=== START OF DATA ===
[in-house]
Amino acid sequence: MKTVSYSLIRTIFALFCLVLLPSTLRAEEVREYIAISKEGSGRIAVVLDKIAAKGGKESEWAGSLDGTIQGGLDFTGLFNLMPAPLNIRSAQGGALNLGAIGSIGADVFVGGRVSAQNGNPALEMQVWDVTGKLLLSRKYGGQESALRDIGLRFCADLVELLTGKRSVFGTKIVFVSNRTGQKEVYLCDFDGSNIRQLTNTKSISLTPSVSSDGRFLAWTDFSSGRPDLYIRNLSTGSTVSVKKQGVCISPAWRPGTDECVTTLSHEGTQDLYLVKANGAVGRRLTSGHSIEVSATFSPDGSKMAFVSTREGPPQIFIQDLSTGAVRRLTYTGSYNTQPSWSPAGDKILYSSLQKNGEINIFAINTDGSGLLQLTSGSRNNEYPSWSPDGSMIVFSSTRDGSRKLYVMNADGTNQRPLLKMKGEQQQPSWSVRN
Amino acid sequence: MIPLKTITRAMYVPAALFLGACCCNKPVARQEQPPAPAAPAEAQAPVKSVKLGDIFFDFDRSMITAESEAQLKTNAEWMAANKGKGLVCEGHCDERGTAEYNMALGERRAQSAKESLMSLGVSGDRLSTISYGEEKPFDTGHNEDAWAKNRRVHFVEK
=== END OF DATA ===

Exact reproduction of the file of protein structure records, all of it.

[in-house]
Amino acid sequence: MKTVSYSLIRTIFALFCLVLLPSTLRAEEVREYIAISKEGSGRIAVVLDKIAAKGGKESEWAGSLDGTIQGGLDFTGLFNLMPAPLNIRSAQGGALNLGAIGSIGADVFVGGRVSAQNGNPALEMQVWDVTGKLLLSRKYGGQESALRDIGLRFCADLVELLTGKRSVFGTKIVFVSNRTGQKEVYLCDFDGSNIRQLTNTKSISLTPSVSSDGRFLAWTDFSSGRPDLYIRNLSTGSTVSVKKQGVCISPAWRPGTDECVTTLSHEGTQDLYLVKANGAVGRRLTSGHSIEVSATFSPDGSKMAFVSTREGPPQIFIQDLSTGAVRRLTYTGSYNTQPSWSPAGDKILYSSLQKNGEINIFAINTDGSGLLQLTSGSRNNEYPSWSPDGSMIVFSSTRDGSRKLYVMNADGTNQRPLLKMKGEQQQPSWSVRN
Amino acid sequence: MIPLKTITRAMYVPAALFLGACCCNKPVARQEQPPAPAAPAEAQAPVKSVKLGDIFFDFDRSMITAESEAQLKTNAEWMAANKGKGLVCEGHCDERGTAEYNMALGERRAQSAKESLMSLGVSGDRLSTISYGEEKPFDTGHNEDAWAKNRRVHFVEK